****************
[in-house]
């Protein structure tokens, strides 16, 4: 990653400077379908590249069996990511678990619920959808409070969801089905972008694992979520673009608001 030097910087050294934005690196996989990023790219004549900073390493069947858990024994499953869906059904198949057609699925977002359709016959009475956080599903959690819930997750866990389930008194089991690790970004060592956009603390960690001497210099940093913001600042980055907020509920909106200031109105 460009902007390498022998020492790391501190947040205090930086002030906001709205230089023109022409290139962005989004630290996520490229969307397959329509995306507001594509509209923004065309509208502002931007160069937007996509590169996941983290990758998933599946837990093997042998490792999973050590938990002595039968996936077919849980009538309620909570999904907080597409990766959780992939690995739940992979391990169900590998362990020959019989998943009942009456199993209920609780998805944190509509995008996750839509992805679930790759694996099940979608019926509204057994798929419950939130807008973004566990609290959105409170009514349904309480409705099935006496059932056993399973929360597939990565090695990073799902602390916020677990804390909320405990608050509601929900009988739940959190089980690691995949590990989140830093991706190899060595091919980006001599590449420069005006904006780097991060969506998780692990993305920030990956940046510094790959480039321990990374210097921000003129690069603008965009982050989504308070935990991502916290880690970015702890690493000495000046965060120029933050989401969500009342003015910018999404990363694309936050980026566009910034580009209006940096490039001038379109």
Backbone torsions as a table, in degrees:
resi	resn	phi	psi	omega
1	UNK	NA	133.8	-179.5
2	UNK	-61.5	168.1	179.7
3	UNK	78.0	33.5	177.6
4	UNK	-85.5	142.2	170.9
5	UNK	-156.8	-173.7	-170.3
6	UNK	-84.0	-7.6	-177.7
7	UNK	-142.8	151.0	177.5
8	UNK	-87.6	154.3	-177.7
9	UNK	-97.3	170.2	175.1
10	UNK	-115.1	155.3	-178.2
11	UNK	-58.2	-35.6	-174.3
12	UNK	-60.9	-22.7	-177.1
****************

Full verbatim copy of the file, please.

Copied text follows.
[in-house]
């Protein structure tokens, strides 16, 4: 990653400077379908590249069996990511678990619920959808409070969801089905972008694992979520673009608001 030097910087050294934005690196996989990023790219004549900073390493069947858990024994499953869906059904198949057609699925977002359709016959009475956080599903959690819930997750866990389930008194089991690790970004060592956009603390960690001497210099940093913001600042980055907020509920909106200031109105 460009902007390498022998020492790391501190947040205090930086002030906001709205230089023109022409290139962005989004630290996520490229969307397959329509995306507001594509509209923004065309509208502002931007160069937007996509590169996941983290990758998933599946837990093997042998490792999973050590938990002595039968996936077919849980009538309620909570999904907080597409990766959780992939690995739940992979391990169900590998362990020959019989998943009942009456199993209920609780998805944190509509995008996750839509992805679930790759694996099940979608019926509204057994798929419950939130807008973004566990609290959105409170009514349904309480409705099935006496059932056993399973929360597939990565090695990073799902602390916020677990804390909320405990608050509601929900009988739940959190089980690691995949590990989140830093991706190899060595091919980006001599590449420069005006904006780097991060969506998780692990993305920030990956940046510094790959480039321990990374210097921000003129690069603008965009982050989504308070935990991502916290880690970015702890690493000495000046965060120029933050989401969500009342003015910018999404990363694309936050980026566009910034580009209006940096490039001038379109």
Backbone torsions as a table, in degrees:
resi	resn	phi	psi	omega
1	UNK	NA	133.8	-179.5
2	UNK	-61.5	168.1	179.7
3	UNK	78.0	33.5	177.6
4	UNK	-85.5	142.2	170.9
5	UNK	-156.8	-173.7	-170.3
6	UNK	-84.0	-7.6	-177.7
7	UNK	-142.8	151.0	177.5
8	UNK	-87.6	154.3	-177.7
9	UNK	-97.3	170.2	175.1
10	UNK	-115.1	155.3	-178.2
11	UNK	-58.2	-35.6	-174.3
12	UNK	-60.9	-22.7	-177.1